Thursday, July 7, 2005


City Personals
Mary Clay Brooks

Ki Jones and family spend Fourth of July weekend at Pickwick

Anne Kieffer and Will Carson of Memphis, Tenn., were the weekend guests of their grandparents, Jimmye Dale and Bea Green.

Ki and Nancy Jones and children, Mary Neely and Jake, spent the Fourth of July at Pickwick.

Mary Clay and Gene Brooks and son, Grady, and Laura Wheeler travelled to Logan-Martin lake over the weekend. While there, they had a family gathering with cousins, Joe and Kelli Wheeler and children, Anniston and Hannah Mary Grace, of Norcross, Ga., Hillery and Clay O’Brien and children, Austin and Mason, of Hogansville, Ga., and Uncle Charles Wheeler and wife, Pat. On Saturday, Caitlyn joined the group after spending the week at Camp Winnataska.

Birthday wishes go out to Ki Jones and Tom Stewart. Congratulations!

(To put your news in City Personals, please e-mail; mail to City Personals, The South Reporter, P.O. Box 278, Holly Springs, MS 38635 or call 662-252-4261. You may also e-mail your City Personal news to


Benjamin (Ben) Shaw has a new hand to hold, his baby sister’s. Catherine Alsip Shaw was born on March 3, 2005. She weighed six pounds, three ounces, and was 20-3/4 inches long. Catherine was born in Memphis, Tenn. at Baptist Hospital for Women. Jerry and Lee Shaw are the proud parents. Sandra WIlliams is the grandmother and the late Maxine Alsip Shaw.

Lois Swanee
Museum Curator

My dog Hildegarde; my best friend

Some of you may remember my dog, Hildegarde, from long ago. That dog is legend to me. She was a Great Dane harlequin, black and white. Hildegarde was a house dog, a guard dog and a best friend dog. She could do everything except talk and she tried that. We were living in Gray Gables then and right out the back door was the public school, where all my children went to school. She would follow them to school everyday and I said she was the best-educated dog in the state. Why wouldn’t she be, since she went to school every day? She was so smart she could understand every word you said. We would have to spell in front of her (she couldn’t spell) if you didn’t want her to know something. Hildegarde would watch the television and turn her big head from side to side like she understood it all.

She took trips with us and could curl up on the floor in as small a ball as was possible for her and was the best traveller. Once we were going off for the summer and she was going too but right before we left, she gave birth to 13 puppies, so we left for the summer with six kids and a Great Dane dog with 13 puppies!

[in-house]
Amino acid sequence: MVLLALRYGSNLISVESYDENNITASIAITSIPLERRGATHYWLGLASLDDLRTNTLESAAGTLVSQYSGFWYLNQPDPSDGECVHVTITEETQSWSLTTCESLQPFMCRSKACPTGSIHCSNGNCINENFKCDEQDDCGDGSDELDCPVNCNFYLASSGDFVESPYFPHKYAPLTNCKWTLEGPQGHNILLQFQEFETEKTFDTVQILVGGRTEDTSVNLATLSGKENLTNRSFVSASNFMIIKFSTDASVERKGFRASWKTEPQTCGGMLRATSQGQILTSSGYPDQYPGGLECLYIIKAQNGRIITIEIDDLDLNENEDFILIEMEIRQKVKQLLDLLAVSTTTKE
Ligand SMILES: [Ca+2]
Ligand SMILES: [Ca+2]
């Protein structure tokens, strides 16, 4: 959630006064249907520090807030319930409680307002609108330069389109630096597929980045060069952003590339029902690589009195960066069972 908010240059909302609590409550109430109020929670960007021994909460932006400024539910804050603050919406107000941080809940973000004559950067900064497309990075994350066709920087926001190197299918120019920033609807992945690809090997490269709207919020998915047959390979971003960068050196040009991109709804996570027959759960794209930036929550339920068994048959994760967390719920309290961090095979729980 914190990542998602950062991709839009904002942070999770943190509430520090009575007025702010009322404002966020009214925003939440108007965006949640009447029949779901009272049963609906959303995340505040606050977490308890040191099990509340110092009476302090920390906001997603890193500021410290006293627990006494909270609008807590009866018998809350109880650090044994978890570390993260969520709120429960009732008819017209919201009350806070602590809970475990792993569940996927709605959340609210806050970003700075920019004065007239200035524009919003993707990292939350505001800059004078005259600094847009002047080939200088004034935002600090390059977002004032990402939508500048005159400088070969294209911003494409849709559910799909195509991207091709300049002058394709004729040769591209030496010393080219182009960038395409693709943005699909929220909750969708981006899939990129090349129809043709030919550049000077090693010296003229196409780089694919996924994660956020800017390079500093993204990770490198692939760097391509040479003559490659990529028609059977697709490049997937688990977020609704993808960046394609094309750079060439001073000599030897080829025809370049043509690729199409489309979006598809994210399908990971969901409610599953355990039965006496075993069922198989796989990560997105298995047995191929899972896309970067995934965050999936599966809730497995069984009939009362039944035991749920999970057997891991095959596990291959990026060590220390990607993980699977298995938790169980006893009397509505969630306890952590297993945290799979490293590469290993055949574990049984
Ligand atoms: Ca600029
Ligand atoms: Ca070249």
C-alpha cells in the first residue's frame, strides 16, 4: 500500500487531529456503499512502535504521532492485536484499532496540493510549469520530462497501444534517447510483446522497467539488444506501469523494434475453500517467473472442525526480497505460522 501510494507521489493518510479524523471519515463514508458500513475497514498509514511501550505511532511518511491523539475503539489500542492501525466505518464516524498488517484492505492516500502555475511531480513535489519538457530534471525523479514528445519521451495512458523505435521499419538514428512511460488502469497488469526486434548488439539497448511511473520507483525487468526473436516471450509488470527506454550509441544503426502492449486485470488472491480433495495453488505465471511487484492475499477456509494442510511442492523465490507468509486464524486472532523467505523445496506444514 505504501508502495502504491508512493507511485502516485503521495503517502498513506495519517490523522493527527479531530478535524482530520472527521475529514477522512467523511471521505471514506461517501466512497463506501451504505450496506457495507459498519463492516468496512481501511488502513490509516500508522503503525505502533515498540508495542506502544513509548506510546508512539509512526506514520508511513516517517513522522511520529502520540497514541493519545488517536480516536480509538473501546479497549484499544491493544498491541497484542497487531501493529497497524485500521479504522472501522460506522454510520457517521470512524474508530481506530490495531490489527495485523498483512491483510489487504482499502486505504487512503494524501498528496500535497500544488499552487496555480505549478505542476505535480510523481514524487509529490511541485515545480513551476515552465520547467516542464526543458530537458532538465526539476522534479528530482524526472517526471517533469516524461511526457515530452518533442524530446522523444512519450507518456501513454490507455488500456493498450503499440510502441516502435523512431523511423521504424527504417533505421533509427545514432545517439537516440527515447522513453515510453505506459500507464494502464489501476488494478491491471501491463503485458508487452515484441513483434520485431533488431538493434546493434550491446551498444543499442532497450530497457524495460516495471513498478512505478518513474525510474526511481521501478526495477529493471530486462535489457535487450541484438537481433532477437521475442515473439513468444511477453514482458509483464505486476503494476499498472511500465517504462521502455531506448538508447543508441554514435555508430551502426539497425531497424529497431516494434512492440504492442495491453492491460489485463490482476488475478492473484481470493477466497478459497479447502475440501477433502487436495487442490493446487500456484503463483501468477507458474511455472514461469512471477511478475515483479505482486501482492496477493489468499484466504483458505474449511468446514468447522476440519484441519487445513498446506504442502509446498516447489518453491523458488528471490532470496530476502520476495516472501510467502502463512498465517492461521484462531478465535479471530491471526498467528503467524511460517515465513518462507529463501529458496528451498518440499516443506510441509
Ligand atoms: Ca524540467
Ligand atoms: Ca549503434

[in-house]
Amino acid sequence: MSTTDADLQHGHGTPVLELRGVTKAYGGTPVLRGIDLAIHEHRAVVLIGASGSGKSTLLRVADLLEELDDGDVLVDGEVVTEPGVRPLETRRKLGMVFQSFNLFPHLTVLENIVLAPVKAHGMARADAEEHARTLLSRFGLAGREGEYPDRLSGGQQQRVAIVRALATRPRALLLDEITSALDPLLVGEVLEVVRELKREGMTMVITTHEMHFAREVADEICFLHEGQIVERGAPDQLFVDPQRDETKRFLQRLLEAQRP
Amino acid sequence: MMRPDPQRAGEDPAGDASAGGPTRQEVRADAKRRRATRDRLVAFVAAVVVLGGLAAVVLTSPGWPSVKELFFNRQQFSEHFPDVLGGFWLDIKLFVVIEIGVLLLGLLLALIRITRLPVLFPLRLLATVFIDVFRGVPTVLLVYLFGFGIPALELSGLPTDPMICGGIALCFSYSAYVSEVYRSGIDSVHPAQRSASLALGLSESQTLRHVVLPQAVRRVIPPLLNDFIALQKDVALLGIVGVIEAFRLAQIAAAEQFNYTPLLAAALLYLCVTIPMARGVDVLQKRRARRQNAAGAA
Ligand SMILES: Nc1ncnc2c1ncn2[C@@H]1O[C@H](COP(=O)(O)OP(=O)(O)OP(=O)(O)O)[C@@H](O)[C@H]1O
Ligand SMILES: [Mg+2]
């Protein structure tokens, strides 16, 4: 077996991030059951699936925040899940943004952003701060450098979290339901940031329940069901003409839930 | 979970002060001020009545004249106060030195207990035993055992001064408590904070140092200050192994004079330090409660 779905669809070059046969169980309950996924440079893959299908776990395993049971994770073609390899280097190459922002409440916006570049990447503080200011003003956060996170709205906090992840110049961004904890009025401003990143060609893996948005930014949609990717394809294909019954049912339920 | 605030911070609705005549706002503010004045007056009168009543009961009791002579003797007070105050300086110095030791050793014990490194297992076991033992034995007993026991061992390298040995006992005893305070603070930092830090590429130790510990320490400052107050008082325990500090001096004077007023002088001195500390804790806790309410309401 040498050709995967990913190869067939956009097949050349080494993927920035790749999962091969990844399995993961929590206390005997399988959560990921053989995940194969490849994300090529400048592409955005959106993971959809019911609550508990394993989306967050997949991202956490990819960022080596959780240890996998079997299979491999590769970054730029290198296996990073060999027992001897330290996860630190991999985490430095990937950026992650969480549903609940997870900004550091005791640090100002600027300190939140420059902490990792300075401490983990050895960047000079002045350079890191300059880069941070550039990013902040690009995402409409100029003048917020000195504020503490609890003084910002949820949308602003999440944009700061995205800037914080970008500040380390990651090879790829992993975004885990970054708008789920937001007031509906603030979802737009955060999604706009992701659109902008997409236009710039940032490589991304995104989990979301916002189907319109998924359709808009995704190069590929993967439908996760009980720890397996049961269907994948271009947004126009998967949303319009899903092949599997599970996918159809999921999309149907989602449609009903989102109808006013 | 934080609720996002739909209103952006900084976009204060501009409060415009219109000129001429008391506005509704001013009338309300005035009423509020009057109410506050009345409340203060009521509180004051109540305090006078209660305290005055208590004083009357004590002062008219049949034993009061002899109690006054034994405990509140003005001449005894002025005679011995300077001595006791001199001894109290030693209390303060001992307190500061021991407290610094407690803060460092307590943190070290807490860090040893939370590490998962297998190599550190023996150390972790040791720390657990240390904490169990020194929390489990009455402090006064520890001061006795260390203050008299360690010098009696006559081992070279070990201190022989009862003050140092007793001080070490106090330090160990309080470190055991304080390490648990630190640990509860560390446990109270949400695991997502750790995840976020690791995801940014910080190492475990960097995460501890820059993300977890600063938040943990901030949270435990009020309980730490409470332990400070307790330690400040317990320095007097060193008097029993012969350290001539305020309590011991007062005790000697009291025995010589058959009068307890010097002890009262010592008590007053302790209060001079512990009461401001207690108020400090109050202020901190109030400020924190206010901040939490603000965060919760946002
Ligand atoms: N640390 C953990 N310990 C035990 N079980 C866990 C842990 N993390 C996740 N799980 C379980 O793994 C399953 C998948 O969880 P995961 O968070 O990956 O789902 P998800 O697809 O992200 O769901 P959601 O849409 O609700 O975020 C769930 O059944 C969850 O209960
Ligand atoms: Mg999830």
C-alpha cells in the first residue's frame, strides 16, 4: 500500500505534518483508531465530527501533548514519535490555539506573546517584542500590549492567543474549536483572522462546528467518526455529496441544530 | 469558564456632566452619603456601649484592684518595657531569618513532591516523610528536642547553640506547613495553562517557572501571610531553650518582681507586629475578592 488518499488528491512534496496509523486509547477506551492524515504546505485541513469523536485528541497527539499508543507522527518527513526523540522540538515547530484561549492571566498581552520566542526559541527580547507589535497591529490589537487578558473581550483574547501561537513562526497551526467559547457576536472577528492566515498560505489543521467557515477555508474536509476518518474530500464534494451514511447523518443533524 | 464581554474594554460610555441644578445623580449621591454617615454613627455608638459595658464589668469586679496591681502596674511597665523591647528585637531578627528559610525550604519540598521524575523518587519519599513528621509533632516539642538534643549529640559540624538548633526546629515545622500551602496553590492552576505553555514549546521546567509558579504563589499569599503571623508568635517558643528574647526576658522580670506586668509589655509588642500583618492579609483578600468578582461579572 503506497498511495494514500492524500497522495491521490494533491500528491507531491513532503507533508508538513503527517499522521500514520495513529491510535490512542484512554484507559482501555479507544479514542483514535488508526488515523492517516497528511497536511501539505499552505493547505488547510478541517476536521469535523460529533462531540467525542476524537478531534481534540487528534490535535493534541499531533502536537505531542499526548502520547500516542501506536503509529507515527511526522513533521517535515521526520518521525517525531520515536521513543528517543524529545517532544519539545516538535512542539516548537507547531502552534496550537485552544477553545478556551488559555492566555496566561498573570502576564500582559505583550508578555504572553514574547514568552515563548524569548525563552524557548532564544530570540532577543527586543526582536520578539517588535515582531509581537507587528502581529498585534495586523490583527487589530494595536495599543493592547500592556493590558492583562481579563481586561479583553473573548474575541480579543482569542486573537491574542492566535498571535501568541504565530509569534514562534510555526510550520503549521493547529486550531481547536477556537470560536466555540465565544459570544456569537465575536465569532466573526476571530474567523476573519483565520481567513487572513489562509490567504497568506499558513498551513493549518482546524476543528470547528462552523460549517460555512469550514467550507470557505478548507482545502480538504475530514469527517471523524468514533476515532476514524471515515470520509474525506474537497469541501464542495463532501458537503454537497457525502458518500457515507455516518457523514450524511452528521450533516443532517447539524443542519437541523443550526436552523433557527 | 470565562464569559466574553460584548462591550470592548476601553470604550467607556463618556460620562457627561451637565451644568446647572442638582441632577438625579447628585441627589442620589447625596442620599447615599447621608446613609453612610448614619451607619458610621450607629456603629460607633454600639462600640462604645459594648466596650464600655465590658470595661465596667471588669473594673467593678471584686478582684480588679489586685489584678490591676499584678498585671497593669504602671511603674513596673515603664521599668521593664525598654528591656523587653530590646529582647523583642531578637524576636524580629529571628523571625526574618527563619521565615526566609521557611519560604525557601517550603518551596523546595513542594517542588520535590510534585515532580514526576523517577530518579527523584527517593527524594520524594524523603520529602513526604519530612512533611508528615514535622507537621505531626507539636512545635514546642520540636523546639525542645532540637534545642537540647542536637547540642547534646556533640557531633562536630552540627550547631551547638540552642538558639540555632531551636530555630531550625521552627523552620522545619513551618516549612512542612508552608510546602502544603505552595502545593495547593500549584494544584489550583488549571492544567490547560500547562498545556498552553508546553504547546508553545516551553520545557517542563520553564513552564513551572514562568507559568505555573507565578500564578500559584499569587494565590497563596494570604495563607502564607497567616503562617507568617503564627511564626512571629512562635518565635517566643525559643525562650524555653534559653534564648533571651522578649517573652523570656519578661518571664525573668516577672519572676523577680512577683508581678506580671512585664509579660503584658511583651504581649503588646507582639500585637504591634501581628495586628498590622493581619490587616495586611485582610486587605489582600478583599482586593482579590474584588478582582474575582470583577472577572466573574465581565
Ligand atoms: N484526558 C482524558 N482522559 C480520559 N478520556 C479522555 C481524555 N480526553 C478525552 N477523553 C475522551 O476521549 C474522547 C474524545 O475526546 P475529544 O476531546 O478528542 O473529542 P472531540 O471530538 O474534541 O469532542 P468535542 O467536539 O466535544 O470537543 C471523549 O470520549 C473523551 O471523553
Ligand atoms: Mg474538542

Once when I was at Gray Gables without my husband, I got all the kids to bed, my bedroom was downstairs and I heard footsteps on the stair. Hildegarde slept by my bed and she heard them too. There was nothing on the stair then I head the footsteps again. There was nothing there, so Hildegarde and I moved to the couch at the top of the stairs. Again, we head the ghostly footsteps. Hildegarde went to the top of the stair and peered down, the hair on her back stood straight up. She gave a low guttural growl, which sounded really menacing. But when I got up to check, there was nothing there. She could see the ghosts, but she couldn’t tell me. Hildegarde’s domain was the yard and when she wanted inside, she would ring the front doorbell. It was the kind of bell that you turned with your hand. She put it in her mouth and turned it.

She was intensely loyal to the children. She was each one’s best friend. She was friendly to all their friends. However, whenever she didn’t like one, she would give that low guttural growl and it was because some way or other, that person had treated her unkindly or hurt her in some way. She never bit nor hurt anyone. During that time, the milkman in his truck delivered milk every morning. One morning Hildegarde asked me to let her outside. It was 5 o’clock in the morning. I let her out just as the milkman drove up. He bounced out of the truck with the milk and Hildegarde ran toward him barking wildly. Naturally, he jumped back in the truck. I went out onto the porch and called the dog to me and hollered at the milkman, “Bring the milk, I have the dog by the collar.” The milkman replied, “I don’t know! She got teefies ain’t she?” After putting the dog inside, he delivered the milk.

When we were away for a short while, my mother, Bertha Bonds, who had a flower shop on Market Street, would dog sit for me. Hildegarde would go over, sleep by her bed and take care of my mother (my mother was born in 1885). The next morning, the cook would cook a breakfast of oatmeal for both of them, then Hildegarde would run home across town for the day. At night, if we weren’t home, she would go back to Granny’s house for the night.

I had brought her a big beautiful rhinestone dog collar. It was two inches wide and must have had hundreds of rhinestones on it but they looked like diamonds. She became quite famous for her diamond collar. When she died, she was buried with it. Even dogs don’t last forever. Her memory, however, is a joy forever.

Faux pas (French for mistake). In last week’s column to be corrected was the last paragraph about the horse being slain. It turned out to be too preposterous to be true, but I had heard it and assumed it was so. I called the Vicksburg town historian. He said he would check on it for me, but he didn’t call back in time, the paper had gone to press.

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